Harvard Faces Endowment Tax
The tax changes enacted yesterday by the Republican majorities in the U.S. House of Representatives and Senate and awaiting signing into law by President Donald Trump impose a tax on a few dozen college and university endowments’ investment income—but they did not incorporate most of the other features that most alarmed the higher-education community (see “Taxing Matters”). Thus, graduate students do not face an onerous cash tax bill for the imputed income associated with their (typically waived) tuition bills, nor do students and families face the loss of the deductions associated with interest on their education loans. Universities and colleges can still resort to the tax-exempt bond market to finance construction projects.
But the issue that most troubled Harvard’s leaders, and those of a couple of dozen other fortunate institutions, has become law: colleges and universities whose endowments exceed $500,000 per student, and that have more than 500 students, are now subject to a 1.4 percent tax on annual investment earnings. The roster of affected schools begins with Princeton and extends through Yale, Harvard, Stanford , and MIT, through colleges such as Pomona, Amherst, Swarthmore, Grinnell, and Williams.
The exact impact awaits university calculations after the final details of the legislation are analyzed. Given the formula, more schools could become subject to the provision as their endowments appreciate or as they enroll more students—and of course, revenue-hungry lawmakers could easily boost the government’s take in the future. In the near term, President Drew Faust estimated that Harvard would have had to pay about $40 million on its investment earnings during the fiscal year ended last June 30 (see here for the calculations). The longer term is less calculable, and perhaps of greater concern: if endowment earnings increase, so will the levy; and revenue-hungry legislators could always increase the tax rate, now that the precedent exists.
Furthermore, the tax law both increased the standard deduction for individuals and families, which may make prospective donors less eager to act philanthropically (since the value of itemizing charitable deductions is diminished), and limited the deduction for state and local tax payments and deductions for interest payments on future large mortgages—both of which raise the costs for many prospective donors.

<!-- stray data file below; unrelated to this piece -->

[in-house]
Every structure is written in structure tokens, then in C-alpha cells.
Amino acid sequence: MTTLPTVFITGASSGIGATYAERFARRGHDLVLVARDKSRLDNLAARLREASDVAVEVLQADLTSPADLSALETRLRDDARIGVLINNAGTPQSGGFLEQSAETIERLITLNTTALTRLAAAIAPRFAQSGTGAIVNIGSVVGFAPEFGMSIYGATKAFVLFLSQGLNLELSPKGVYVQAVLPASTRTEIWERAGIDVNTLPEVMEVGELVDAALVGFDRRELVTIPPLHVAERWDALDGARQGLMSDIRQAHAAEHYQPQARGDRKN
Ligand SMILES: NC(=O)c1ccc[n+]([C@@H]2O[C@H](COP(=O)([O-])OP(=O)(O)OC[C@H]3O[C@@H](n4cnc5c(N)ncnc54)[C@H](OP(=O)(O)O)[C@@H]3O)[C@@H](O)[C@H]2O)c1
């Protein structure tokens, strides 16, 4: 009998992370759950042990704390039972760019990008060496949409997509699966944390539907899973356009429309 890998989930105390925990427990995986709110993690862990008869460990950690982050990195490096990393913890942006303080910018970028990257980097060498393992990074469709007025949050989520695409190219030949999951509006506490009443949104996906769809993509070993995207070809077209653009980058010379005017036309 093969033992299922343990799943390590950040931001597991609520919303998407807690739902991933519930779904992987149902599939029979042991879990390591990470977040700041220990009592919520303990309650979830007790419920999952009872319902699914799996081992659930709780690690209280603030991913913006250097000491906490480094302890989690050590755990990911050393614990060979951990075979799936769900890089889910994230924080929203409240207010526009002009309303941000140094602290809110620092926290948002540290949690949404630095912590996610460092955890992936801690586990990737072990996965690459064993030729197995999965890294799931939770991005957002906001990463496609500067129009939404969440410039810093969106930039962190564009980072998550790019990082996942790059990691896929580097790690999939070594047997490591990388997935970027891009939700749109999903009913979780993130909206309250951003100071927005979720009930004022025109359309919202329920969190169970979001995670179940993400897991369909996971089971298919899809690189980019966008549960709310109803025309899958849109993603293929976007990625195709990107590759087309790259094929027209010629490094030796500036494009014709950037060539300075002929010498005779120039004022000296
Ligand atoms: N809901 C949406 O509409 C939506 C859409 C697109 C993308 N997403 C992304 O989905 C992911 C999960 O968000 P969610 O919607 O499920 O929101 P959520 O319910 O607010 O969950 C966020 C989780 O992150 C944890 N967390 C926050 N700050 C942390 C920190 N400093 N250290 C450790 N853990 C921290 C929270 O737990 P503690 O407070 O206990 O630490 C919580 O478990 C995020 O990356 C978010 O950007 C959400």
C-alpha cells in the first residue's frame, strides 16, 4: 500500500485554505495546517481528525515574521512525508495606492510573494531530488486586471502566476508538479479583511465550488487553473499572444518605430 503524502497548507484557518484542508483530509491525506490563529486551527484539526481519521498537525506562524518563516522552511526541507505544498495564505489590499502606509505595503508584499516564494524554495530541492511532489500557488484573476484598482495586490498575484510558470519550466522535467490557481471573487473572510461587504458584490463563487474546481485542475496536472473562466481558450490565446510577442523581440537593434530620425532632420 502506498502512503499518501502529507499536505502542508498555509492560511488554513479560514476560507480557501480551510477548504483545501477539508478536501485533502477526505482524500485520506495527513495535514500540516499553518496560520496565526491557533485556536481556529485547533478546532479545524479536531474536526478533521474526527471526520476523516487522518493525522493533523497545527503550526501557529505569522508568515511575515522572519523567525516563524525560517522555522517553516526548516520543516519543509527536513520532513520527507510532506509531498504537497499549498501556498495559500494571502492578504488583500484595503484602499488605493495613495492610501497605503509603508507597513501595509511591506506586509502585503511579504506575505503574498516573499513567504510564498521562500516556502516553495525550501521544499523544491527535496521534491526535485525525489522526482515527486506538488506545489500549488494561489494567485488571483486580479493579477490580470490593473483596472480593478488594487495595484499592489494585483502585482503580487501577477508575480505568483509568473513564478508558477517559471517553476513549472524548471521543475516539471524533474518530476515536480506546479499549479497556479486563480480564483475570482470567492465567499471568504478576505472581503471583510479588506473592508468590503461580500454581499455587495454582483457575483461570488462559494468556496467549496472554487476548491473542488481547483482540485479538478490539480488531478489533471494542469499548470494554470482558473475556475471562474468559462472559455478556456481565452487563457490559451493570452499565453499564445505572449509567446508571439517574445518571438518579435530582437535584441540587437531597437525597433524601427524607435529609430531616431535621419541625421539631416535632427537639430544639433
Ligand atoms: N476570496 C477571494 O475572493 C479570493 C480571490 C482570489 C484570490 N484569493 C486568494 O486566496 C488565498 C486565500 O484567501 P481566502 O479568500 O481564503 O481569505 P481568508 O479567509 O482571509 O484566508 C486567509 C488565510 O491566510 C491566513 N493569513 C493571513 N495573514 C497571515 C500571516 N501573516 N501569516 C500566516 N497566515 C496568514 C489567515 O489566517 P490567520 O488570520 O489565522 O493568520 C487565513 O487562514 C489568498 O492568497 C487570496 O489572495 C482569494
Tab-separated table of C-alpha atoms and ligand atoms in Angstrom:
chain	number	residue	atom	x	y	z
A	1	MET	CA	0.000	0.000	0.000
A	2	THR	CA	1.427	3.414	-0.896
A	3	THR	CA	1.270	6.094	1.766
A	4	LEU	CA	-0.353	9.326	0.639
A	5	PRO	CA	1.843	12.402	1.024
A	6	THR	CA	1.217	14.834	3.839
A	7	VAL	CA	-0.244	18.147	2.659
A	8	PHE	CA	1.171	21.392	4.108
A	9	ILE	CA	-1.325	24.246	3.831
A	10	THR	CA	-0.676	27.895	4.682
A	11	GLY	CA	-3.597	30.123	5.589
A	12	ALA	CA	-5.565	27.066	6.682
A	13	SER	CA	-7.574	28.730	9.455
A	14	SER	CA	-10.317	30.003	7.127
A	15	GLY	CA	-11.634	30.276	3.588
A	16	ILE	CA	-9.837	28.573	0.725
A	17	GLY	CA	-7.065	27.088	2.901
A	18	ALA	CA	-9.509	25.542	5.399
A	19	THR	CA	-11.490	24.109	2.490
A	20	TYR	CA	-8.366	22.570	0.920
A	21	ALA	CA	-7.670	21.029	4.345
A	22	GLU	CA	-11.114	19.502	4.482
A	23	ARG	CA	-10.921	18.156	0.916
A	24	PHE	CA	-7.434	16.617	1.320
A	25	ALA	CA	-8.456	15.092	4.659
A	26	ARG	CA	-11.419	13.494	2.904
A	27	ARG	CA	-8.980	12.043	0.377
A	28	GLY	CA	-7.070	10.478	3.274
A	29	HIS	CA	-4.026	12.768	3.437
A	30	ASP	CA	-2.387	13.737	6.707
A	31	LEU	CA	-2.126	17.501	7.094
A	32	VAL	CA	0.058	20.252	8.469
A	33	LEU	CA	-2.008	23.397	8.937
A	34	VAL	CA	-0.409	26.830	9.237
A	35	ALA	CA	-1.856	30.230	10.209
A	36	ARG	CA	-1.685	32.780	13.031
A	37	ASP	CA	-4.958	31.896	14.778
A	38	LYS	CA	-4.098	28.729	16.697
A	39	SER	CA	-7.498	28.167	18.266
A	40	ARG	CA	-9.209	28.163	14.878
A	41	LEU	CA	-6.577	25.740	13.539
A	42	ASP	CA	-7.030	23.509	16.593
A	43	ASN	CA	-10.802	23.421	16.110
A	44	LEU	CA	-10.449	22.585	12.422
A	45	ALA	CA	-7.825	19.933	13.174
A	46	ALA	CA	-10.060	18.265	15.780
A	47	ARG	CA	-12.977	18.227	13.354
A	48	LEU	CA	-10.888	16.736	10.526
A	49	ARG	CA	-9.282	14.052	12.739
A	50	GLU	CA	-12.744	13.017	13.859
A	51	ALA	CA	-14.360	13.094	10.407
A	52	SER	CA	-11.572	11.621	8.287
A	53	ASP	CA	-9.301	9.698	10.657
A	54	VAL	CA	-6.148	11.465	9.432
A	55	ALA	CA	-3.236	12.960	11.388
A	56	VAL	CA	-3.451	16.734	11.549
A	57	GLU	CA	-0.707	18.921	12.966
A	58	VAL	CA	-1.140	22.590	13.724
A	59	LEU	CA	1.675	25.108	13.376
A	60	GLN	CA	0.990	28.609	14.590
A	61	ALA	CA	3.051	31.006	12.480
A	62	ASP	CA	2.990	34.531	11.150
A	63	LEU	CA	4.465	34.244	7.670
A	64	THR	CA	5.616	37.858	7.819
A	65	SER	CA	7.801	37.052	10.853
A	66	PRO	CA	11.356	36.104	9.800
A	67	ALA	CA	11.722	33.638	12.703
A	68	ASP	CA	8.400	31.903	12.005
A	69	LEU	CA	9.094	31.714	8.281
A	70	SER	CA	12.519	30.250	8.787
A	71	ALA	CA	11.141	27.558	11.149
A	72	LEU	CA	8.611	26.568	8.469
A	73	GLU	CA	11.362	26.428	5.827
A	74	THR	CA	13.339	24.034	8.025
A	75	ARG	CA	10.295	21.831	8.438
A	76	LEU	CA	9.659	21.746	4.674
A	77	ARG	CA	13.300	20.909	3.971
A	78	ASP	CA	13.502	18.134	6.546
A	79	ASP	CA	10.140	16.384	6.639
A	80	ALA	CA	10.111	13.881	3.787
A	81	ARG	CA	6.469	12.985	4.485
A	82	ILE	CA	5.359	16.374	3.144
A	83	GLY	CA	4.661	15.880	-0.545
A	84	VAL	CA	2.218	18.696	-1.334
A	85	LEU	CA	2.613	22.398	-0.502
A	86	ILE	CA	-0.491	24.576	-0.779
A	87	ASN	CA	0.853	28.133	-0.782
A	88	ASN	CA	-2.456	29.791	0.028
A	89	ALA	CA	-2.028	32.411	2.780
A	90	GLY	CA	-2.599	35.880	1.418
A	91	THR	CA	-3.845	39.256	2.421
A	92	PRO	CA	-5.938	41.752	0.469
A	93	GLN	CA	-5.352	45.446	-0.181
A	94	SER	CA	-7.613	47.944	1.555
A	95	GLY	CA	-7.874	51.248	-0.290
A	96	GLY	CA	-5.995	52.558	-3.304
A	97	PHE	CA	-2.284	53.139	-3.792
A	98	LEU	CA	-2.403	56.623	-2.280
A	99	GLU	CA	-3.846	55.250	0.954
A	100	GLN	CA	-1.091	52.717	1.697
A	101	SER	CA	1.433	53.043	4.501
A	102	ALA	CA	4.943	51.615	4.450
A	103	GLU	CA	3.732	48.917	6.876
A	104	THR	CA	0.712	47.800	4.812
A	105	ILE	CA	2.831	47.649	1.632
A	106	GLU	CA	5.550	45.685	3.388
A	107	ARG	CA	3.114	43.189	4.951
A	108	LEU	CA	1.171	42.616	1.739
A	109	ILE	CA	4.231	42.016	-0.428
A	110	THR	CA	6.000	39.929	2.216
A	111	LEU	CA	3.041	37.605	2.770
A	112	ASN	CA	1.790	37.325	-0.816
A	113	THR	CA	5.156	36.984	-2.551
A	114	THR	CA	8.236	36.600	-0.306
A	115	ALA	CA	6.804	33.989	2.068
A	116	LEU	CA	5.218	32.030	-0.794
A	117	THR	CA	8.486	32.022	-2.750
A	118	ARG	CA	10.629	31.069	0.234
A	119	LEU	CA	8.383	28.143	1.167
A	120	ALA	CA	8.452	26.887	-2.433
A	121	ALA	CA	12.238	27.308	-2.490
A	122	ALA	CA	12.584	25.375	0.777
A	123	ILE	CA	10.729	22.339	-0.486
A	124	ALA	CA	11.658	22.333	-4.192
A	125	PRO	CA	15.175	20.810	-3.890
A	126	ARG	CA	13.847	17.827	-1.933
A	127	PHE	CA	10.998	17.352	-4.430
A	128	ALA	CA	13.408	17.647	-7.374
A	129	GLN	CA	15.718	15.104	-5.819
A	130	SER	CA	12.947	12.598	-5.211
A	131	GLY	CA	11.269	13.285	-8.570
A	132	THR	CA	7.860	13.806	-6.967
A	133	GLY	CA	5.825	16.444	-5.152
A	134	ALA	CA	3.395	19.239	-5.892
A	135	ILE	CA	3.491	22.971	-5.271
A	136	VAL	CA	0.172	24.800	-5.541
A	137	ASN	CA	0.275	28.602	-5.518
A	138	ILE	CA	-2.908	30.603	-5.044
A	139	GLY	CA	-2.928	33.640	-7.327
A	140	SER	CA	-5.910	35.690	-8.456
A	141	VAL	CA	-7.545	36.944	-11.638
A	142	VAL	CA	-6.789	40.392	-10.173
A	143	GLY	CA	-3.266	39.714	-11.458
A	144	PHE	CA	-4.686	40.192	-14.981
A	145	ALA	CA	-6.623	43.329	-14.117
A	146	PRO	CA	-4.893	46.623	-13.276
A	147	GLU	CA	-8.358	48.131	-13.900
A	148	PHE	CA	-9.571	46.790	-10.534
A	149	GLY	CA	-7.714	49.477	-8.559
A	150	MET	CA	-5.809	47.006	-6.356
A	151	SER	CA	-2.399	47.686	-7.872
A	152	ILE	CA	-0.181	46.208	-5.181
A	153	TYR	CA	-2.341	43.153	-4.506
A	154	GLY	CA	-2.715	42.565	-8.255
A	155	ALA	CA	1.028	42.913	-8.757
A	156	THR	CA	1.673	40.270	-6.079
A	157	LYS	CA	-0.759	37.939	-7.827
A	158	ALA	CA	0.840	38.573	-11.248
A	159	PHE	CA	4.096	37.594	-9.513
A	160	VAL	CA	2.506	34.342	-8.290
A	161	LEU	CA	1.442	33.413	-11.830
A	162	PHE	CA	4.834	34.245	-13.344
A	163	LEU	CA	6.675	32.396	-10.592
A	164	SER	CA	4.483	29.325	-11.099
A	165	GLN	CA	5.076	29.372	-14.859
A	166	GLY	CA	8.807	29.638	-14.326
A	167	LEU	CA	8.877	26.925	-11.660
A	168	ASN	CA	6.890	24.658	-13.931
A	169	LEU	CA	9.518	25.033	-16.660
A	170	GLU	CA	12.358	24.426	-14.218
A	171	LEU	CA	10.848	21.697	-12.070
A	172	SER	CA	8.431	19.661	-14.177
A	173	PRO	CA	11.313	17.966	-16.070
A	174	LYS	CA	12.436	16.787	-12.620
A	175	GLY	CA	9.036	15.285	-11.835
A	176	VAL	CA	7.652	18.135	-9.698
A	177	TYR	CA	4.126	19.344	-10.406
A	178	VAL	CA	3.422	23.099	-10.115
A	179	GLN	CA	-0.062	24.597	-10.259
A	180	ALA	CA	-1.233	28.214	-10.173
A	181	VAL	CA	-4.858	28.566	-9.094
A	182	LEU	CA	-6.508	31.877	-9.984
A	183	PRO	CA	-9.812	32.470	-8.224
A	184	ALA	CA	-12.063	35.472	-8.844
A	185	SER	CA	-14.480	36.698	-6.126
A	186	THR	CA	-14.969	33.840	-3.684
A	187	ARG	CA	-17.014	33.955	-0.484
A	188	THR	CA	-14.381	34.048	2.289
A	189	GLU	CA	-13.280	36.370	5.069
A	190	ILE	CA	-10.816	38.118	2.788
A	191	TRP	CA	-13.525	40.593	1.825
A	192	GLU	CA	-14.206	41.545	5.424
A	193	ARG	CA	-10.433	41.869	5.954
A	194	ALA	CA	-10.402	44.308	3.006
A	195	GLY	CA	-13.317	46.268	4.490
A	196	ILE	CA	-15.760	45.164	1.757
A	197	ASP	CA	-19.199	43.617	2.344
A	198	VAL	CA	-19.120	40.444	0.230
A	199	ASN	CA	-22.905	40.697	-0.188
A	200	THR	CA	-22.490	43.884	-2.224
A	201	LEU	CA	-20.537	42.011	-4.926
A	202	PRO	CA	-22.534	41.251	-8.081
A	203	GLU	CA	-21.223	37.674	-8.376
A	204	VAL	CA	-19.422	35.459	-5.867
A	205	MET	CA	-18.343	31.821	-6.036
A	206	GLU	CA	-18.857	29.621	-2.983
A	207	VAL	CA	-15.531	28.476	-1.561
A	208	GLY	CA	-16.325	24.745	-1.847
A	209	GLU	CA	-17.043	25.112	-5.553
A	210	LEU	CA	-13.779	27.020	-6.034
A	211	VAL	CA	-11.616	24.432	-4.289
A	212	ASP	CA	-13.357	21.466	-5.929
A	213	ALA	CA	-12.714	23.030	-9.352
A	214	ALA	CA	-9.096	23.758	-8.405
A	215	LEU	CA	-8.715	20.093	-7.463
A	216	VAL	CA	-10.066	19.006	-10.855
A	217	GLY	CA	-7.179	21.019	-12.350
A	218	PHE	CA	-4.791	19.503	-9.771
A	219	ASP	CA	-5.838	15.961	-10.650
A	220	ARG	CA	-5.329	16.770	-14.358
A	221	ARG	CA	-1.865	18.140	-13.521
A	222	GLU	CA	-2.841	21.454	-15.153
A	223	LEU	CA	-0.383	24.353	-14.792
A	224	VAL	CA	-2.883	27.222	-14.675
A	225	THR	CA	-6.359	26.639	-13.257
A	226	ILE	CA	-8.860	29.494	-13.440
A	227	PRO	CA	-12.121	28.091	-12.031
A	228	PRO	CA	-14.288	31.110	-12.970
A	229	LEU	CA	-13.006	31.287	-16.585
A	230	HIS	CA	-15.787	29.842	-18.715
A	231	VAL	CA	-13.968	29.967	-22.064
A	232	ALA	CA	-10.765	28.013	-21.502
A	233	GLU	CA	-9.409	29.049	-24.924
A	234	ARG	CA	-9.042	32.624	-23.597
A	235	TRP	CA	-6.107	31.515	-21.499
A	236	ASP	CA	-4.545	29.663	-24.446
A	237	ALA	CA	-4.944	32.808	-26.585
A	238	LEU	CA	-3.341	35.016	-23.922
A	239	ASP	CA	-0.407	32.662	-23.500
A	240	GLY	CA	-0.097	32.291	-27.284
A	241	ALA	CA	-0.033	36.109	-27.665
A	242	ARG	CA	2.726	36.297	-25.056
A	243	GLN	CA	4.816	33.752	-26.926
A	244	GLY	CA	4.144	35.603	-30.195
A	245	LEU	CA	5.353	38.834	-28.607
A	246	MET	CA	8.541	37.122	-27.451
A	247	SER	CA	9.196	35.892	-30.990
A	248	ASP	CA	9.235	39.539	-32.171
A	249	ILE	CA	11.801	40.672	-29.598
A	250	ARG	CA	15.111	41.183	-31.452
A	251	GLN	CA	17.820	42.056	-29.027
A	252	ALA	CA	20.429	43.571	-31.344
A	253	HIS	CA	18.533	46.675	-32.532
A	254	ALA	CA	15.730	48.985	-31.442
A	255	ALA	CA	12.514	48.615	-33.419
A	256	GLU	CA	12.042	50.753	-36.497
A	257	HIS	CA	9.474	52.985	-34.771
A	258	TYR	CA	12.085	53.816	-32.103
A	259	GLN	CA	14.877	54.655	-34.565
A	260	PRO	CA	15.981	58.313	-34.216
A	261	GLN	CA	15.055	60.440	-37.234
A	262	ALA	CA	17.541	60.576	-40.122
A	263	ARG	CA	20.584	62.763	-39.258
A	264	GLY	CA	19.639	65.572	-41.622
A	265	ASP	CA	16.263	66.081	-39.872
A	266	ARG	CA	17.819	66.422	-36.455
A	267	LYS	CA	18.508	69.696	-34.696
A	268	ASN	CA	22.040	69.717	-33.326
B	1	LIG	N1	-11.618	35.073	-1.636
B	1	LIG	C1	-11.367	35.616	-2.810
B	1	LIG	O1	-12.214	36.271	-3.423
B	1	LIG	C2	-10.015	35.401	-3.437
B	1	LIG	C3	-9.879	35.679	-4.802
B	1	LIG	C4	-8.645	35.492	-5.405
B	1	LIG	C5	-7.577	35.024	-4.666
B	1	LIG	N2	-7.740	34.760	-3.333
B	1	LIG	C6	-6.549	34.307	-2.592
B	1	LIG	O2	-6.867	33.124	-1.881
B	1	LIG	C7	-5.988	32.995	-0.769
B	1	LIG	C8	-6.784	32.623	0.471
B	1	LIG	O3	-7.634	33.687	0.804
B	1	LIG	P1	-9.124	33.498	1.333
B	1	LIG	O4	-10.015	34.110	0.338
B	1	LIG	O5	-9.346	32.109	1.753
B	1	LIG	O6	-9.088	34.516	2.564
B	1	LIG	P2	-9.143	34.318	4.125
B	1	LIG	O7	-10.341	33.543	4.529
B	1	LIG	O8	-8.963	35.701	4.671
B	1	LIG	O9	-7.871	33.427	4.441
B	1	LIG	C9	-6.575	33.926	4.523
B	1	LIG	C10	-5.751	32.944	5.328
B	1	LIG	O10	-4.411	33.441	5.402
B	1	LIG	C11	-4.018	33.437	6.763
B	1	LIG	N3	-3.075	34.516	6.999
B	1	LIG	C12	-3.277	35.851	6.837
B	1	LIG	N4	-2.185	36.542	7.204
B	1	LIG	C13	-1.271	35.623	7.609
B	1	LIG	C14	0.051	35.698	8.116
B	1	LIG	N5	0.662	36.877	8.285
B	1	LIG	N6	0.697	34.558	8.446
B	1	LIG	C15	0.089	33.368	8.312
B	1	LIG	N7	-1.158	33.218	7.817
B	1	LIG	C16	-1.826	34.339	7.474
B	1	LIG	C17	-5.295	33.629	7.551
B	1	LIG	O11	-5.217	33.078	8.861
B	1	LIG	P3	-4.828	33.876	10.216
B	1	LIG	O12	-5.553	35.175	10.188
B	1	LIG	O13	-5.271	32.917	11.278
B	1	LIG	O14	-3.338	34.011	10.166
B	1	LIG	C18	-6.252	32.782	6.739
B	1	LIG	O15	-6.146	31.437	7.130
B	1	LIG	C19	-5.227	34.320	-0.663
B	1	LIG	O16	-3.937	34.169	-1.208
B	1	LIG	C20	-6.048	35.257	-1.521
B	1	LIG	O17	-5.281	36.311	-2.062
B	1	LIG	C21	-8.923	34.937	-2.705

Now that endowment earnings themselves may be taxed, it is also possible that donors will become more interested in making project-specific, term-limited grants, rather than permanent endowment gifts (see the structure of the recent $12-million grant by Priscilla Chan ’07 to support public-service activities at Phillips Brooks House Association). The new tax is an additional, and highly visible, wrinkle that financially sophisticated donors may consider when deciding how to structure their philanthropic support for elite colleges and universities. That comes just as those institutions are worrying about the ability of their heavily endowment-dependent financial models to support research, teaching, libraries and other academic infrastructure, and financial aid.
A Harvard Gazette article on the tax law quotes Faust as saying:
I am deeply concerned that the adoption of an unprecedented excise tax on charitable organizations that targets certain colleges and universities will weaken our ability to support students and research. The provision will constrain the resources that enable us to provide the financial aid that makes college more affordable and accessible and to undertake the inquiries that yield discoveries, cures, innovation, and economic growth.
We will assess the damaging impacts of this tax legislation moving forward, and we will continue to engage policy makers in substantive conversations on higher education finance to ensure a deeper understanding of the role college and university endowments play in making higher education accessible to students from across the country.